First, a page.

How to Hold An Audition - OFFICIAL DISCUSSION


Whether you’re casting for a director, or doing the casting yourself, we hope these guidelines to holding an audition will help you create the best film you can.

Auditions should demonstrate professionalism and care, no matter what budget you are working with (especially no budget!). Well-crafted casting breakdowns, clear communication, and a good audition space will speak volumes about how seriously you take your project, and make actors more eager to work with you.

You can download the official study guide here! It also includes more specific information about casting notices and breakdowns.

Questions for Cate? Ask below!


Where would Auditions usually be held? Could you rent out a Community Center or something like that?


This is video was GREAT! I feel like I learned a lot! Now I wanna hold an audition!

But when it comes to big budget productions done by super-famous directors like Peter Jackson or Spielberg, they must be getting THOUSANDS of people auditioning. How does the casting director manage to sort through them all?


Didn’t she explain that they organized several people into half an hour slots? You would just being doing that for weeks. My concern is if there’s not enough people auditioning.



This is Cate from the video. You can hold and audition in several places. Churches, libraries, community centers, or your university (if you’re a student) almost always have rooms for rent or public use. Try those first. If you are in a real bind, take a look for office space for rent available in your area. Craig’s list has an office & commercial section, but check it out before booking it. Be safe and smart while using unfamiliar locations.

If you are casting for someone else’s production, see if they have production office space that can be available for you to use.

Try to avoid using someone’s home. If you MUST use a home, make the space as professional looking as possible, and maybe put something about it in your reply email to auditioners. ie: “Casting Office is located in a residential area. Please call 555-555-5555 for access.”

I hope this helps, and thanks for watching!!



My process is best used on small scale auditions with fewer than 200 auditioners. I like to call 4 or 5 people for every 30 minute block during my casting day. 5 people will get an email saying their audition is at 2:00, 5 more people will get an email saying their audition is at 2:30 and so on…

I know this sounds like it would cause big backups having 5 people arriving at the same time, but some people are early, some are late, some auditions are really short etc, and people are usually kept waiting no more than 15 minuets. It has worked well for me. Experiment with your own casting calls, however, and see what works for you!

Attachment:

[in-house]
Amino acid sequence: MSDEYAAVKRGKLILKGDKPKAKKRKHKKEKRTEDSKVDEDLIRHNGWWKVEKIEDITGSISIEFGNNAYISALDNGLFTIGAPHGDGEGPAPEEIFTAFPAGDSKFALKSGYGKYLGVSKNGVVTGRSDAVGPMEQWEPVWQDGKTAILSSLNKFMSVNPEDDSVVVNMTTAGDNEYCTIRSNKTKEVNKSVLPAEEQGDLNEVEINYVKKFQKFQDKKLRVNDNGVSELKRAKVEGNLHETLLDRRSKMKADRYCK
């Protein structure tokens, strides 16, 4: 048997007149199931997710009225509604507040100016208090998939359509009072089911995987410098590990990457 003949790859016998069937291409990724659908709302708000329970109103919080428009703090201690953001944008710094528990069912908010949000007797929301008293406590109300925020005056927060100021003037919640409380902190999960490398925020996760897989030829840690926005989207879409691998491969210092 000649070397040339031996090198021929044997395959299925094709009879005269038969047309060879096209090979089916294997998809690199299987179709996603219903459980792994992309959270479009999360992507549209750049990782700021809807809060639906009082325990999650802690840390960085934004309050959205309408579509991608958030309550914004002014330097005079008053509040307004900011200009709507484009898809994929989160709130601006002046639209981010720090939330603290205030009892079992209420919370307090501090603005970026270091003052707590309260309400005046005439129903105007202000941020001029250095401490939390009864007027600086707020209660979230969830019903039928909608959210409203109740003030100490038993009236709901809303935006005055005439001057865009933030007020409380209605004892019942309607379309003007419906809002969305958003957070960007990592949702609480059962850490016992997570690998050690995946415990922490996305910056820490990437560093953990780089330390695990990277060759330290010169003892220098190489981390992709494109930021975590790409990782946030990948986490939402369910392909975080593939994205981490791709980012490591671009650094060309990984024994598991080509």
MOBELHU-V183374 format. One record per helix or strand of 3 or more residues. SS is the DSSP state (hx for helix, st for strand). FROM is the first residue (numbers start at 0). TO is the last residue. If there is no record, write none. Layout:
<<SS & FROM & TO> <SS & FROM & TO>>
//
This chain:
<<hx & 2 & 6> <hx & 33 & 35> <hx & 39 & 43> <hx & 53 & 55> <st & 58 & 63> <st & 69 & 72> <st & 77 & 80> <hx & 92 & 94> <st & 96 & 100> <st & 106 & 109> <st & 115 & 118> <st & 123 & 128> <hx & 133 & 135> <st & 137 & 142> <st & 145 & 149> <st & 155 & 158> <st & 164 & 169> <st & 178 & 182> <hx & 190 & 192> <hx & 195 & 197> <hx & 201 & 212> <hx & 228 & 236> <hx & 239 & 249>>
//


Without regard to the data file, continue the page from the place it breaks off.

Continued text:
If you only have a few people to see, just plan on having a really short session. Sometimes it takes less than an hour to see everyone! During those projects when you feel like you don’t have enough people to choose from, get a little creative. Ask friends, use social media, go see university plays in your area and see if any actors look right etc… Most acting students are really hungry to be on film, and just don’t know where to look.

Larger scale productions with MANY cast members and MANY MANY auditioners use a different process that RJFS can talk about in a different video.



Thanks for all the help! Now I’m prepared for casting on my future projects.


I wonder if there’s any way to anticipate how many people will show before putting out your call. If three people total show up, maybe it’s time to consider a pay hike–but your call has already gone out. Anybody experience this?


Really great information here. I think a great deal of holding a good
audition is really just in having good common sense. Great to have a
video like this breaking it all down though.


I almost forgot. I’m guessing actors read the script before they audition :stuck_out_tongue: But would you post the script up for access or would they need request it? How would this go about?



It depends on the project. If you are able to send out the script, you can sent it and the side out in the audition confirmation email. Sometimes the script isn’t fully available yet or the production team is trying to keep it private. In those instances, you can just send the sides and answer any questions the actor may have as best you can on the day.



Try to give yourself enough time before a project is filming to be able to set up a second casting call if necessary. This really helps if 1) You didn’t have enough people at the first call or 2) You just didn’t find the right people.

If the breakdown you posted didn’t bring in enough people, try changing it up a little for the second call. Change the character descriptions or project summary. Try to make it more specific or inviting while still being honest.